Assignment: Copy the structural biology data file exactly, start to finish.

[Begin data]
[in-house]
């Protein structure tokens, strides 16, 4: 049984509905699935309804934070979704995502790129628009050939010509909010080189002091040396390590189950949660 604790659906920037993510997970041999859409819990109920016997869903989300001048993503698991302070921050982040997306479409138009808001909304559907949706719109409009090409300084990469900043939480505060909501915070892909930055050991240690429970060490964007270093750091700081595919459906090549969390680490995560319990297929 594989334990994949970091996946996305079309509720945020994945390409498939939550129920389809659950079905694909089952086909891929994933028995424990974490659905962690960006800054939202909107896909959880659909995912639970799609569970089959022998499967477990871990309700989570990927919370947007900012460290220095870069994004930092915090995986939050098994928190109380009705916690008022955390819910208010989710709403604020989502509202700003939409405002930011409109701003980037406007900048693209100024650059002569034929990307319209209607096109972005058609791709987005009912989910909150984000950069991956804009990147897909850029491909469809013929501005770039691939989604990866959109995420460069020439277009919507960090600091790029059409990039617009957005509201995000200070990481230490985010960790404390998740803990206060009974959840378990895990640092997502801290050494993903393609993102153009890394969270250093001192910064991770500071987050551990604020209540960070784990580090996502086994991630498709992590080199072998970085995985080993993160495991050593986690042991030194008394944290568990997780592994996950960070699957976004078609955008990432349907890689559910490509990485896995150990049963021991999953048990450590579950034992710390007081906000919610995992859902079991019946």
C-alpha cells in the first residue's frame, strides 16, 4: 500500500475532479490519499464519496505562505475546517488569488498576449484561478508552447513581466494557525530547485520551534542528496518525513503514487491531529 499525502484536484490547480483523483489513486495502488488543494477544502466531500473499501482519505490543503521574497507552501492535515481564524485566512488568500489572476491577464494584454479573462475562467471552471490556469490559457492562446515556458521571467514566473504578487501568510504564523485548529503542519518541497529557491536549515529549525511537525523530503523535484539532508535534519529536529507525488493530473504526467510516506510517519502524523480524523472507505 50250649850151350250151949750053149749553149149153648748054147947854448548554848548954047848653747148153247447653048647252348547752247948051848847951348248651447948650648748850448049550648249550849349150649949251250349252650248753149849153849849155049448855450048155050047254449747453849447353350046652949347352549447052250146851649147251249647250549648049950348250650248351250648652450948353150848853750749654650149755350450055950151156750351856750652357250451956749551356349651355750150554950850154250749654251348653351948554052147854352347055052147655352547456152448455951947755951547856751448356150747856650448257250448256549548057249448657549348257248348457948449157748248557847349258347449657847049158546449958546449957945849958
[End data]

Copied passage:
[in-house]
């Protein structure tokens, strides 16, 4: 049984509905699935309804934070979704995502790129628009050939010509909010080189002091040396390590189950949660 604790659906920037993510997970041999859409819990109920016997869903989300001048993503698991302070921050982040997306479409138009808001909304559907949706719109409009090409300084990469900043939480505060909501915070892909930055050991240690429970060490964007270093750091700081595919459906090549969390680490995560319990297929 594989334990994949970091996946996305079309509720945020994945390409498939939550129920389809659950079905694909089952086909891929994933028995424990974490659905962690960006800054939202909107896909959880659909995912639970799609569970089959022998499967477990871990309700989570990927919370947007900012460290220095870069994004930092915090995986939050098994928190109380009705916690008022955390819910208010989710709403604020989502509202700003939409405002930011409109701003980037406007900048693209100024650059002569034929990307319209209607096109972005058609791709987005009912989910909150984000950069991956804009990147897909850029491909469809013929501005770039691939989604990866959109995420460069020439277009919507960090600091790029059409990039617009957005509201995000200070990481230490985010960790404390998740803990206060009974959840378990895990640092997502801290050494993903393609993102153009890394969270250093001192910064991770500071987050551990604020209540960070784990580090996502086994991630498709992590080199072998970085995985080993993160495991050593986690042991030194008394944290568990997780592994996950960070699957976004078609955008990432349907890689559910490509990485896995150990049963021991999953048990450590579950034992710390007081906000919610995992859902079991019946």
C-alpha cells in the first residue's frame, strides 16, 4: 500500500475532479490519499464519496505562505475546517488569488498576449484561478508552447513581466494557525530547485520551534542528496518525513503514487491531529 499525502484536484490547480483523483489513486495502488488543494477544502466531500473499501482519505490543503521574497507552501492535515481564524485566512488568500489572476491577464494584454479573462475562467471552471490556469490559457492562446515556458521571467514566473504578487501568510504564523485548529503542519518541497529557491536549515529549525511537525523530503523535484539532508535534519529536529507525488493530473504526467510516506510517519502524523480524523472507505 50250649850151350250151949750053149749553149149153648748054147947854448548554848548954047848653747148153247447653048647252348547752247948051848847951348248651447948650648748850448049550648249550849349150649949251250349252650248753149849153849849155049448855450048155050047254449747453849447353350046652949347352549447052250146851649147251249647250549648049950348250650248351250648652450948353150848853750749654650149755350450055950151156750351856750652357250451956749551356349651355750150554950850154250749654251348653351948554052147854352347055052147655352547456152448455951947755951547856751448356150747856650448257250448256549548057249448657549348257248348457948449157748248557847349258347449657847049158546449958546449957945849958